For us, scope 3 is a significant part of our carbon footprint, it’s actually over 80% of our footprint and is mainly in raw materials. With our suppliers, we have meetings and ask for their information. They need to find this data in their own organisation but sometimes it is not readily available. We set up meetings with our main suppliers, such as with our strategic sustainability suppliers. These are our bigger material suppliers from whom we purchase steel and aluminium and they contribute largely to our scope 3.

“We first researched where in our supply chain the majority of our carbon emissions can be found. From there, we worked with those suppliers to identify their scope 3.”

The information shared with us from our suppliers is then validated via a third-party. Another important thing for us is benchmarking the data against what is typical of the location from where we are purchasing. For example, the carbon emissions will be different if we purchase steel and aluminium from Europe compared to if we purchased the same materials from Asia or Latin America. It is then validated again via a different third-party.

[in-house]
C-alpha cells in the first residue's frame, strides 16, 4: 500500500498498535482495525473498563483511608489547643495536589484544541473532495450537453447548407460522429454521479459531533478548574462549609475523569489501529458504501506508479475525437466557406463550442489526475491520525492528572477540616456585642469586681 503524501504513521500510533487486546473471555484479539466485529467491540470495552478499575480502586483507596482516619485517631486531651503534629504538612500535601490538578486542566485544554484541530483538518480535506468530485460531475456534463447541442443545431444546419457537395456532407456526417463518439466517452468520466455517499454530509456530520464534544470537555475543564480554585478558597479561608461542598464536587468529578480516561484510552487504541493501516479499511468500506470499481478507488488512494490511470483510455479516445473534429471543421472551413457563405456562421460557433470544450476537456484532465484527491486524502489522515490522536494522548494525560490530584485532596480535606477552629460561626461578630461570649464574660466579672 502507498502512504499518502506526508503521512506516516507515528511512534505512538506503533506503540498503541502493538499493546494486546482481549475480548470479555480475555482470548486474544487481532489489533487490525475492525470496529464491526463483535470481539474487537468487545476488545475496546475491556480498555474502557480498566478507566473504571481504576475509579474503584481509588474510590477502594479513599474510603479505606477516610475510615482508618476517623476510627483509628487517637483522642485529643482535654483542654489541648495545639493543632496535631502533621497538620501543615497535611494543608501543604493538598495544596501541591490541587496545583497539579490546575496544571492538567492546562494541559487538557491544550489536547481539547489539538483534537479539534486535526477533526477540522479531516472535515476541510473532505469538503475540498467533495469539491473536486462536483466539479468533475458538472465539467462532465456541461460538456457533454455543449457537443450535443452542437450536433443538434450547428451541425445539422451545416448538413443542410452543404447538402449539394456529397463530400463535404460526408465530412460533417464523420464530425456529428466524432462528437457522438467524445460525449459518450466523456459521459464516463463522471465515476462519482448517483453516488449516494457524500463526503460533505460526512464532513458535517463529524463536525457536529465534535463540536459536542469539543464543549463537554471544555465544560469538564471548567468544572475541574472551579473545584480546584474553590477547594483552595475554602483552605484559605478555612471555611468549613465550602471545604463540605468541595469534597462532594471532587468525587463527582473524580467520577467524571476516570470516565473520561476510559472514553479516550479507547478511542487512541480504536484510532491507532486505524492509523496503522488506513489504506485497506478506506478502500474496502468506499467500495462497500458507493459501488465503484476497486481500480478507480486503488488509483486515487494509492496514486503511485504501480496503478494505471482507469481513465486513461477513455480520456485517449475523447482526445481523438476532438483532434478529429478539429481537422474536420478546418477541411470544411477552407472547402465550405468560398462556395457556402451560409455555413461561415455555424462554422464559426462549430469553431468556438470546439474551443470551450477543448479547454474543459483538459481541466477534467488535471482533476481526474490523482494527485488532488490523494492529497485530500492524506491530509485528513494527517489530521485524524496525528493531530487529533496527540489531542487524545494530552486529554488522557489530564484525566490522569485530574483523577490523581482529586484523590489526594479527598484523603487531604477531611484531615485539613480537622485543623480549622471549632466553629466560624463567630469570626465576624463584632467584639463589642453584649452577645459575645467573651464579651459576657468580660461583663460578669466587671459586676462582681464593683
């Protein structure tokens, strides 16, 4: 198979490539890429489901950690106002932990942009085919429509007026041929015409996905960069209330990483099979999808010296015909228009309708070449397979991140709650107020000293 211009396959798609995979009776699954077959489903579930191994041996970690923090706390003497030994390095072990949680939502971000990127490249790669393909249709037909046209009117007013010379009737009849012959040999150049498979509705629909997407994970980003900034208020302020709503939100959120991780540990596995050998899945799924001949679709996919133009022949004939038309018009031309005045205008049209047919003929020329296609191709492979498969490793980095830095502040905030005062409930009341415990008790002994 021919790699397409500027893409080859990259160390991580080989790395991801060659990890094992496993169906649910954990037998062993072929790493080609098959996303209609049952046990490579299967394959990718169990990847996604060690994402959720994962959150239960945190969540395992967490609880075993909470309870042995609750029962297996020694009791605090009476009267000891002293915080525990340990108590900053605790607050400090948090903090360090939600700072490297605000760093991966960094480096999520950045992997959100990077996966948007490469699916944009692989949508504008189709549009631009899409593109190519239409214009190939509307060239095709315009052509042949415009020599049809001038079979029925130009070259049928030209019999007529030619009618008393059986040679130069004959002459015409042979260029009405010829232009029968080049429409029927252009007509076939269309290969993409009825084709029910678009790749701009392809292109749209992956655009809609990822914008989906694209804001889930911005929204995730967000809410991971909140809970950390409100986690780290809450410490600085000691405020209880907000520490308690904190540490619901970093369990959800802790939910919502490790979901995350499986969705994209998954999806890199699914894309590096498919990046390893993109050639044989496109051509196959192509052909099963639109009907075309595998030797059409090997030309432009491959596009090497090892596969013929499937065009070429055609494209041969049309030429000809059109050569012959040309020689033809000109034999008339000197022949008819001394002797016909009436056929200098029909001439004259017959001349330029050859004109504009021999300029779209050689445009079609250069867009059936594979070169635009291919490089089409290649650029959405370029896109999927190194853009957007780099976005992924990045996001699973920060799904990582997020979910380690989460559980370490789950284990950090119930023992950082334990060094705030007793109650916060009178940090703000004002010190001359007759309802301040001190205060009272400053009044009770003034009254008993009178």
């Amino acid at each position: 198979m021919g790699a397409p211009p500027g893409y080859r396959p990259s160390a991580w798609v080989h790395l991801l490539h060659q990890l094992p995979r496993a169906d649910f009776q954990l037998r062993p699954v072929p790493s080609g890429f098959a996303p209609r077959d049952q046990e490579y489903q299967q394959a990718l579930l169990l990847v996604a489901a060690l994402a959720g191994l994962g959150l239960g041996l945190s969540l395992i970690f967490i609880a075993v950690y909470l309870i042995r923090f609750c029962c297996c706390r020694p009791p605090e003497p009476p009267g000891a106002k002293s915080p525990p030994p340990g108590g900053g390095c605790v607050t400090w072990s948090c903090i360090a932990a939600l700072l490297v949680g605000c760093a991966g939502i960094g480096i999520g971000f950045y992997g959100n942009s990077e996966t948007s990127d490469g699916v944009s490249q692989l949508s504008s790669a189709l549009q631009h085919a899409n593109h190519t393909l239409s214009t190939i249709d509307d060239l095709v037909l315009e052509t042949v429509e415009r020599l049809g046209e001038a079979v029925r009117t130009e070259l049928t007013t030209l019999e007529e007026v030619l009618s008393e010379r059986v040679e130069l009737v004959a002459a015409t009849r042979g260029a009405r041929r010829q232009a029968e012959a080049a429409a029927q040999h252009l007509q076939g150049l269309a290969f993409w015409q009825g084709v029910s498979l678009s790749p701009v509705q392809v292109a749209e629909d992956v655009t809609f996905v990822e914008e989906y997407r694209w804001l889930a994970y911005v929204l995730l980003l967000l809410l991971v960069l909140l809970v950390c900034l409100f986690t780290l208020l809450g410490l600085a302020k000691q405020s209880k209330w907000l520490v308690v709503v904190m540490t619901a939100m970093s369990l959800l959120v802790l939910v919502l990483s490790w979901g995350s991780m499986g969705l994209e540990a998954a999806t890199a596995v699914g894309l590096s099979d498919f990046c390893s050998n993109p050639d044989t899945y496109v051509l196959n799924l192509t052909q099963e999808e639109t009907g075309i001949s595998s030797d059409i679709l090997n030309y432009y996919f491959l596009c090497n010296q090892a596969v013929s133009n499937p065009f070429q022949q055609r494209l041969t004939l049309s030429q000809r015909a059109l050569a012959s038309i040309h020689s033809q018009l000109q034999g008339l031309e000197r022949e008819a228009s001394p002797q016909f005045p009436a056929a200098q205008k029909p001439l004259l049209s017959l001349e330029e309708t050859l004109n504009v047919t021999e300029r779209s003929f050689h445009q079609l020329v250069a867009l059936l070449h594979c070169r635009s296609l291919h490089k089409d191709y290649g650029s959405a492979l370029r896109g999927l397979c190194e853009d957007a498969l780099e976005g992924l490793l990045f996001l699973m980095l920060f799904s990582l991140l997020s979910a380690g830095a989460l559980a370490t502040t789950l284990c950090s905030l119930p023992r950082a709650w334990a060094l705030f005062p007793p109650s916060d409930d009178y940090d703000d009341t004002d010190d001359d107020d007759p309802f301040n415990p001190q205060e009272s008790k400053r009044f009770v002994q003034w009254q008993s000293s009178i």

We either accept the information from our suppliers (which must be validated first) or we rely on the industry standard where information may be missing. This is how we might address any doubts, this is important because this is a new area for most.

Our suppliers are also learning and evolving very quickly and I really appreciate that. But it also means that sometimes the data that we receive one year might look a bit different from the data that we received the previous year. That’s why it’s so important to get data validated so that we feel comfortable and confident with the data that we receive. Sustainability in itself is evolving and so is the quality of the data. The quality of data is extremely important when making better decisions in the future. Me and my team are really working on ensuring we have the best standard that is currently available. With this standard, we guide our suppliers in their understanding of what their data should look like and on how to improve.

Can you talk about Trivium’s disclosure to CDP?  What are your tips for other companies who are new responders to CDP?

Trivium Packaging scored an A- for both the CDP Climate Change and Water Security questionnaires. CDP also awarded us with a Supplier Engagement Rating meaning we are recognised as a Supplier Engagement Leader. We decided to participate in CDP because it is very close to our heart and connected to the Science Based Targets Initiative. Being validated on your information every year, really helps us to think about our next steps.

When it comes to advising other participating companies, I would suggest making sure you have targets and processes in place. But also make sure you have the full commitment from your organisation, this is extremely important because the CDP cannot solely be completed by the sustainability experts within the organisation.